In addition to building trust, another benefit of this model is to off-load some of the responsibility from overworked rheumatologists. “Using assistants to handle billing questions and deal with insurance companies can improve patient access to medications, as well,” Blazer added.
Understanding and improving on the way Black patients interact with the health care system overall is just part of the puzzle. It is also important to understand that those trust issues can be found across the racial and ethnic spectrum.
Beyond Black and White
For groups of Latino and Hispanic descent, generations of anti-immigrant sentiment and legislation have yielded similar results as Jim Crow. An additional component is that Latino and Hispanic populations, like Black populations, are not a monolith.
“Think about the diversity of the Latino and Hispanic communities in the U.S.,” Blanco said. “Each group has a different immigration history, which plays directly into how that group may or may not access quality education, and the types of bias and discrimination they may face.”
For example, Poll-Hunter pointed out that because individuals from Puerto Rico are U.S. citizens, they may have access to resources that an immigrant from Mexico or Nicaragua may not. But these issues are just the tip of the iceberg.
“Right now, today, we are seeing forced sterilization of women in immigration camps,” Blanco said.
For Poll-Hunter, hearing such news can do irreparable damage in a host of ways. One of them is that Latino and Hispanic populations may lose trust in the American health care system.
Another is to make Latino and Hispanic citizens feel excluded from the possibility of “reaching the American dream,” which may encompass rising to medical school or becoming a rheumatologist. “The message we are sending is that they are excluded from the opportunity to reach their highest potential,” Poll-Hunter said.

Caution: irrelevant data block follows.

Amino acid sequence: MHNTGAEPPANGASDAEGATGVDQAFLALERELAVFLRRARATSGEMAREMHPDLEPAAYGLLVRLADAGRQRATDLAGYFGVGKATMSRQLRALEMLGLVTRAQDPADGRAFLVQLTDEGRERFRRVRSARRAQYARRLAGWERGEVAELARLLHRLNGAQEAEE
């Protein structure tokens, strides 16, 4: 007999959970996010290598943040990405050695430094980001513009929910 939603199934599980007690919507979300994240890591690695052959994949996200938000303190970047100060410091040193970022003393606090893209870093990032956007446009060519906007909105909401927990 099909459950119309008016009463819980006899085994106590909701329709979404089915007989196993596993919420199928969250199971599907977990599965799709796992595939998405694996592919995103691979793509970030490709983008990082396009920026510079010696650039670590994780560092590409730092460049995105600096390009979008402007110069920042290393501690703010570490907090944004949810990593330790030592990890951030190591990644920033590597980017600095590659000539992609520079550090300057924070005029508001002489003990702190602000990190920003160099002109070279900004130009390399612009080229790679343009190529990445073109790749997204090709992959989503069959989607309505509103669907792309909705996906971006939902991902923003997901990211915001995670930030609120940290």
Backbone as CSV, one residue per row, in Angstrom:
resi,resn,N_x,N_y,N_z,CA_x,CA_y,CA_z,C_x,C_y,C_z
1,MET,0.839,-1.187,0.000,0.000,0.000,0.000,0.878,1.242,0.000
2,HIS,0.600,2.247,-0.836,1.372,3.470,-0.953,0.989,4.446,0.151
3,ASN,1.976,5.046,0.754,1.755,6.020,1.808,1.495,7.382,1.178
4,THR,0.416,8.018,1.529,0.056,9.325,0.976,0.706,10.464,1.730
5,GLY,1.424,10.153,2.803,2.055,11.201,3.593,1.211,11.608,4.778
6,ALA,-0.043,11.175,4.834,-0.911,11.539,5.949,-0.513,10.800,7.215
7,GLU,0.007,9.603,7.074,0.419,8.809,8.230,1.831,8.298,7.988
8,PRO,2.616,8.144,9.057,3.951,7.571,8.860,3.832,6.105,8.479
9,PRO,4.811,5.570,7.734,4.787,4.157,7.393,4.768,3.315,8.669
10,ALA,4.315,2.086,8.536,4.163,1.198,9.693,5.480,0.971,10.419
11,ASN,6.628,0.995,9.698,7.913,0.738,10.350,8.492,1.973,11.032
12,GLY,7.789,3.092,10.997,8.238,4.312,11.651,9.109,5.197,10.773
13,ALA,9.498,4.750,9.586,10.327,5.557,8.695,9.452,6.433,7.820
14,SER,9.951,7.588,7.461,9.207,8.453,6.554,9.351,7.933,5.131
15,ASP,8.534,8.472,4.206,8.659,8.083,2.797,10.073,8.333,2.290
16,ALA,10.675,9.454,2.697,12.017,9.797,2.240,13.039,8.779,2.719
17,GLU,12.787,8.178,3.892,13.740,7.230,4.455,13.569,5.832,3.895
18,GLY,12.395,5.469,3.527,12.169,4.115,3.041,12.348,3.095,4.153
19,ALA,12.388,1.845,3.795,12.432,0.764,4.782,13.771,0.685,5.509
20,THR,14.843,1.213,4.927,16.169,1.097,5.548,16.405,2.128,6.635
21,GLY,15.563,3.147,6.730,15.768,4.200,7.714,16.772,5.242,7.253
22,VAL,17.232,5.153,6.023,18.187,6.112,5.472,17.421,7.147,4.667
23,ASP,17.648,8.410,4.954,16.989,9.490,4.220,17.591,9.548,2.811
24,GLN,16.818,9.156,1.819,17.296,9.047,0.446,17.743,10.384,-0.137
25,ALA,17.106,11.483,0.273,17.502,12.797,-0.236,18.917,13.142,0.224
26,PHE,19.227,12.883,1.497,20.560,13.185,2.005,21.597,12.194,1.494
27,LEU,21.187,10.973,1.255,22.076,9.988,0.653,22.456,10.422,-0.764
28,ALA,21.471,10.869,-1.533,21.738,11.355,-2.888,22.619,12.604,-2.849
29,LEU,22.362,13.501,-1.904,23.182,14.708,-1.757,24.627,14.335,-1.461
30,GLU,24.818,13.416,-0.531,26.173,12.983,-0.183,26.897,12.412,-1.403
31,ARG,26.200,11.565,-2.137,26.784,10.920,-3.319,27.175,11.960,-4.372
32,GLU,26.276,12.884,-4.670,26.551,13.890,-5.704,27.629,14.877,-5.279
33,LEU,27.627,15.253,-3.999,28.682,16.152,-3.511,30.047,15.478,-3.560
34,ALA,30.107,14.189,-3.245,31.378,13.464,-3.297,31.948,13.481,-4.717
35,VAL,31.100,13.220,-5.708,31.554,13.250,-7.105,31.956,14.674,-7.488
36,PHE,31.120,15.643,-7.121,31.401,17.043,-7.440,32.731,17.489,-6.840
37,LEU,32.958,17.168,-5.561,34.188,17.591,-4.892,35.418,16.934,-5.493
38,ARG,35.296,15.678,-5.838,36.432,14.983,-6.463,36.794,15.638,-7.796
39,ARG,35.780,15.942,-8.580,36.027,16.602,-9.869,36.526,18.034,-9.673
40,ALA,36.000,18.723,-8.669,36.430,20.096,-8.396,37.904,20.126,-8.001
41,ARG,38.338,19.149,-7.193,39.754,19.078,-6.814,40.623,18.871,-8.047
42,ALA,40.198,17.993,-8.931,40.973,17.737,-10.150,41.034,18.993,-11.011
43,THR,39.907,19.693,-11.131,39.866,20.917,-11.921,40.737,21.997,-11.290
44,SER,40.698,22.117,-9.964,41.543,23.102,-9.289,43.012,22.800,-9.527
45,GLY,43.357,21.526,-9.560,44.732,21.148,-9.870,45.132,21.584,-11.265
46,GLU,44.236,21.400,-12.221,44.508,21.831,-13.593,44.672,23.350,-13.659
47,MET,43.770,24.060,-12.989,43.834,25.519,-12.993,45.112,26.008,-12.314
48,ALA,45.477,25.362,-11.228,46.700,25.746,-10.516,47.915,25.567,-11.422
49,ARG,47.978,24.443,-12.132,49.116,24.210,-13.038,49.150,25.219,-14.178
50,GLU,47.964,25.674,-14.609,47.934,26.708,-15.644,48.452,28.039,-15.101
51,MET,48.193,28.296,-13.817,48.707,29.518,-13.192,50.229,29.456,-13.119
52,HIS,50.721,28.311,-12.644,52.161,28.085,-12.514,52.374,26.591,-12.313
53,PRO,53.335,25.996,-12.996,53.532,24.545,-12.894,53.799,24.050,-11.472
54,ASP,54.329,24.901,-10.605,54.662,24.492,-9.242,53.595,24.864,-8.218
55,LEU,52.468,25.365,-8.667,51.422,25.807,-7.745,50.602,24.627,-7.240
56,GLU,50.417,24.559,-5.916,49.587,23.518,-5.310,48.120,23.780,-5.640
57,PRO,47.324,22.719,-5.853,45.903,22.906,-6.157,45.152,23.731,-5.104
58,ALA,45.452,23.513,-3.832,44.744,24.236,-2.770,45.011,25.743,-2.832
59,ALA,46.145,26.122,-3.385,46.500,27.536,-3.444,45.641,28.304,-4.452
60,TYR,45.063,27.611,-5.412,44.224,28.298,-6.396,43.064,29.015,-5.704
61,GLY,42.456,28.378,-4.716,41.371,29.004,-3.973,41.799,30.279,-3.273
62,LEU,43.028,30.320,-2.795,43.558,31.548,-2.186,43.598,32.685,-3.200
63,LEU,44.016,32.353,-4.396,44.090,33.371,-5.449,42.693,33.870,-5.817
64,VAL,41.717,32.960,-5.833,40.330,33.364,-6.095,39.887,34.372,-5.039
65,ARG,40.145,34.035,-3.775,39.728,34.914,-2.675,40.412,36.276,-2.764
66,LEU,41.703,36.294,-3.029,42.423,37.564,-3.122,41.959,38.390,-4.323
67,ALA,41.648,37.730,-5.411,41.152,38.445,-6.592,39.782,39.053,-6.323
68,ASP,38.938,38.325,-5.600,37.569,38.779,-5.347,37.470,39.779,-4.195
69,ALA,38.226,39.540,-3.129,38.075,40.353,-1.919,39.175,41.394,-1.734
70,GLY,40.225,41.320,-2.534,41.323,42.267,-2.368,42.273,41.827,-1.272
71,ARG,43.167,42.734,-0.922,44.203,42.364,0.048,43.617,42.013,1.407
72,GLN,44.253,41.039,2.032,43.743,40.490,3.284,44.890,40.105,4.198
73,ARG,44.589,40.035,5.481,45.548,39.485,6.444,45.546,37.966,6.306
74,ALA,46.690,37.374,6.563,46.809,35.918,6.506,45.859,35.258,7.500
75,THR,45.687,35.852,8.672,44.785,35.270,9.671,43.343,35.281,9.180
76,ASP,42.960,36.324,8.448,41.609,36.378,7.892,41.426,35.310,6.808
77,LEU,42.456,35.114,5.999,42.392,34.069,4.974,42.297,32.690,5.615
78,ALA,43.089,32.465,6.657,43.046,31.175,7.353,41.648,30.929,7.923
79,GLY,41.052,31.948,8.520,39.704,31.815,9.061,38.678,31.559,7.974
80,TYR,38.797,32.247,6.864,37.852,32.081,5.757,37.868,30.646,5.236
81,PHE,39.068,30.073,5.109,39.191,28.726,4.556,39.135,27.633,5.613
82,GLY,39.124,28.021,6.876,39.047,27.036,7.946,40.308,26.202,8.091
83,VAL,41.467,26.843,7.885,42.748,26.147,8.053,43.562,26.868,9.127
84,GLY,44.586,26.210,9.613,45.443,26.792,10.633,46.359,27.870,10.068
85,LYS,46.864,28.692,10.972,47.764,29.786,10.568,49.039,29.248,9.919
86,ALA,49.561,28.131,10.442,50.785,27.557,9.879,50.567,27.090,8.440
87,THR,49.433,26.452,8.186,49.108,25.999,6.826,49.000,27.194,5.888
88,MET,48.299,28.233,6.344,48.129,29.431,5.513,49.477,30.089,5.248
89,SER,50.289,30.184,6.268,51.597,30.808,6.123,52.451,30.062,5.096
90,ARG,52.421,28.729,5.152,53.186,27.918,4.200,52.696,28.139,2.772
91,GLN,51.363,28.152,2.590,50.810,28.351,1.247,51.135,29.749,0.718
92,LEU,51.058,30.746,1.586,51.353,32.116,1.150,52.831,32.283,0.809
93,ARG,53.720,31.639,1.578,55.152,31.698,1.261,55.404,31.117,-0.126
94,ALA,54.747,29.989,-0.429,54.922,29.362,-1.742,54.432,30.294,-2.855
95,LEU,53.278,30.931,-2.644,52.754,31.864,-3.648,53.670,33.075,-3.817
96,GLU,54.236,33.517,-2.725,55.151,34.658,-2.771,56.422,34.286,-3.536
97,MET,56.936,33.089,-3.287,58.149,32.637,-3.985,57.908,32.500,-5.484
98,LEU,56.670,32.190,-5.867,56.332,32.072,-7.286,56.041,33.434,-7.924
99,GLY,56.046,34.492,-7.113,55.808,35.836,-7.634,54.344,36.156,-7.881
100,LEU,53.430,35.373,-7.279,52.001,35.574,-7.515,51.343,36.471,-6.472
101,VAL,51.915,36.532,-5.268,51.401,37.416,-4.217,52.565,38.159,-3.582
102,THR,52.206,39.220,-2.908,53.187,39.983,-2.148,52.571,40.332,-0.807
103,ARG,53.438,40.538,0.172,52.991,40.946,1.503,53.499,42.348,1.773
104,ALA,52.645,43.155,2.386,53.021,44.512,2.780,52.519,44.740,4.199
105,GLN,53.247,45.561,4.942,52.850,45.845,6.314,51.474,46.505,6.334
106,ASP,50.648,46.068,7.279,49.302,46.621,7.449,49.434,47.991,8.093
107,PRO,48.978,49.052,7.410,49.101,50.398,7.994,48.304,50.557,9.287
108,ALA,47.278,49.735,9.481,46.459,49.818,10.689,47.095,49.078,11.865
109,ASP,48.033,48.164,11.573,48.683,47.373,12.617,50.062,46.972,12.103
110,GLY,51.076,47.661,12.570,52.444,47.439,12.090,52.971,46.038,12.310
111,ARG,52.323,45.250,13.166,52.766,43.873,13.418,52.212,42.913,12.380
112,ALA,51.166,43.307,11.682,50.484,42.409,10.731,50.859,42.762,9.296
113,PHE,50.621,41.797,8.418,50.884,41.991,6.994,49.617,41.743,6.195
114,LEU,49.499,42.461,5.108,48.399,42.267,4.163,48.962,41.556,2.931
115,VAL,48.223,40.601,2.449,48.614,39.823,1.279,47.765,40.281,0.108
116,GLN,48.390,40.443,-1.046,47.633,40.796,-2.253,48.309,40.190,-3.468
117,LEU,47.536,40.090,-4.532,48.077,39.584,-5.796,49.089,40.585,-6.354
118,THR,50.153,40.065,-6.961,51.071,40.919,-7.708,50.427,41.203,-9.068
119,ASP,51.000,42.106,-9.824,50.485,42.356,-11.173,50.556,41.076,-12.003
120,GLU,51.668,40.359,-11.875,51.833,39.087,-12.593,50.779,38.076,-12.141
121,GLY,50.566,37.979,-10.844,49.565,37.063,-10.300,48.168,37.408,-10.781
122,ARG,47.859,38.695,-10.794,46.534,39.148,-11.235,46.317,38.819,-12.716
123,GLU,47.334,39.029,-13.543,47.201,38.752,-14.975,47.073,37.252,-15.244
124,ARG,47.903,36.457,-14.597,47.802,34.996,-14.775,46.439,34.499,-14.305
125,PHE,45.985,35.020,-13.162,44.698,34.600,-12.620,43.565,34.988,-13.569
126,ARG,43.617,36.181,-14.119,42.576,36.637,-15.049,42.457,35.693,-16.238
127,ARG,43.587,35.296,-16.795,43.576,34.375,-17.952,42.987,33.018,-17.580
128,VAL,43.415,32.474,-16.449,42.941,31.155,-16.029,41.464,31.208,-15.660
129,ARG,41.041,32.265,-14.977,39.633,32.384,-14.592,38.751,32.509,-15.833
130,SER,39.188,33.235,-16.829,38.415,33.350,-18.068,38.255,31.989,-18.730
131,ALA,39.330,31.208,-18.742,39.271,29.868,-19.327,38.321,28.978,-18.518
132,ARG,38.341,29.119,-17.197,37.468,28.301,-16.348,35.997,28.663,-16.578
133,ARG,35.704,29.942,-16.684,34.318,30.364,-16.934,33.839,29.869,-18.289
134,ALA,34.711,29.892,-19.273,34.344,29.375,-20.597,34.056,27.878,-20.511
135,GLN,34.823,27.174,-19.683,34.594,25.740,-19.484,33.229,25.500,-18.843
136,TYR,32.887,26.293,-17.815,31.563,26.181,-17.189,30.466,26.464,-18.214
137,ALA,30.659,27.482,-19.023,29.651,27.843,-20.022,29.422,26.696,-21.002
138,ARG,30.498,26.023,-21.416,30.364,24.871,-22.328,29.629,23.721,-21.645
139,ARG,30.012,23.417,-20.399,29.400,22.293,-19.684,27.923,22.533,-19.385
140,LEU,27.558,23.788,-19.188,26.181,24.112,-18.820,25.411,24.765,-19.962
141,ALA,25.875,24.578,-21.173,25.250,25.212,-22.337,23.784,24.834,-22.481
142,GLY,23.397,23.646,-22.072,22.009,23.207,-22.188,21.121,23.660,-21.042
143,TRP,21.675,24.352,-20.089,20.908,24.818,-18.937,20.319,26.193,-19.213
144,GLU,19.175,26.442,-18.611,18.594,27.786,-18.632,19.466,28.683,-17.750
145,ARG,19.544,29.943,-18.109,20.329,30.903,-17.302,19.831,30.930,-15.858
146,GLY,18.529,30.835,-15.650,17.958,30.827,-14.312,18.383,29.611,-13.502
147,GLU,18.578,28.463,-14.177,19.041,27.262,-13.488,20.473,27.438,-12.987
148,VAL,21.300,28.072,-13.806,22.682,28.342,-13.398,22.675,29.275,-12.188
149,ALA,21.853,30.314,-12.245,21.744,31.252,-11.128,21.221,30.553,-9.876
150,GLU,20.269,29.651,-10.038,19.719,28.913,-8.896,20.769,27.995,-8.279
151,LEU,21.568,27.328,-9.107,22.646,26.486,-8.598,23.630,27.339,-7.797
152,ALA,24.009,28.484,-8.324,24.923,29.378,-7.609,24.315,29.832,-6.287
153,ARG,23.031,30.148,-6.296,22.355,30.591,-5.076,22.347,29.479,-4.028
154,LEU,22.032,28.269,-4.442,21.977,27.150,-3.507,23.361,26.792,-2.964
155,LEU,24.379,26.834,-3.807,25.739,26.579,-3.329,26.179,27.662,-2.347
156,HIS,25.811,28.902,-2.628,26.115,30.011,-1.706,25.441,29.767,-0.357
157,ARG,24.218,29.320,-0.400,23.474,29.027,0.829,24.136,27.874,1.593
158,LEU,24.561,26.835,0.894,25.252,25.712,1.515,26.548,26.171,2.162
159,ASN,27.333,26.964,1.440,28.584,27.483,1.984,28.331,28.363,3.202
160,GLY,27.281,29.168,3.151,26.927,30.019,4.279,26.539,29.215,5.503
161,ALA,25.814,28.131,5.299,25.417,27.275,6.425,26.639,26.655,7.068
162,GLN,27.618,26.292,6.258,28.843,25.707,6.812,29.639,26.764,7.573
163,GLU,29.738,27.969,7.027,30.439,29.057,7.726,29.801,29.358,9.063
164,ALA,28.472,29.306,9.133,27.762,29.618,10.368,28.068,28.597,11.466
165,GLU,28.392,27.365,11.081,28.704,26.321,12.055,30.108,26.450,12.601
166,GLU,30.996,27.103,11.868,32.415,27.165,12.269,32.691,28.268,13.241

The situation is even more dire for American Indians and other indigenous communities, according to Poll-Hunter. “They are essentially invisible,” she said. “They are forgotten.”
Poll-Hunter believes that understanding of tribal communities — the relationships tribes may have with the U.S. government, for example — is unfamiliar to many Americans. “We need to dispel basic stereotypes and myths to fully engage these communities,” she said. “Then it is important to partner with American Indian and other indigenous communities and to facilitate relationships with tribal colleges and universities to increase representation in the medical community.”
Big Problems, Big Solutions
It may be a long time before outreach programs bear fruit, with those children finding their way from elite kindergartens to rheumatology. In the meantime, there are millions of Black and brown patients that require culturally competent care.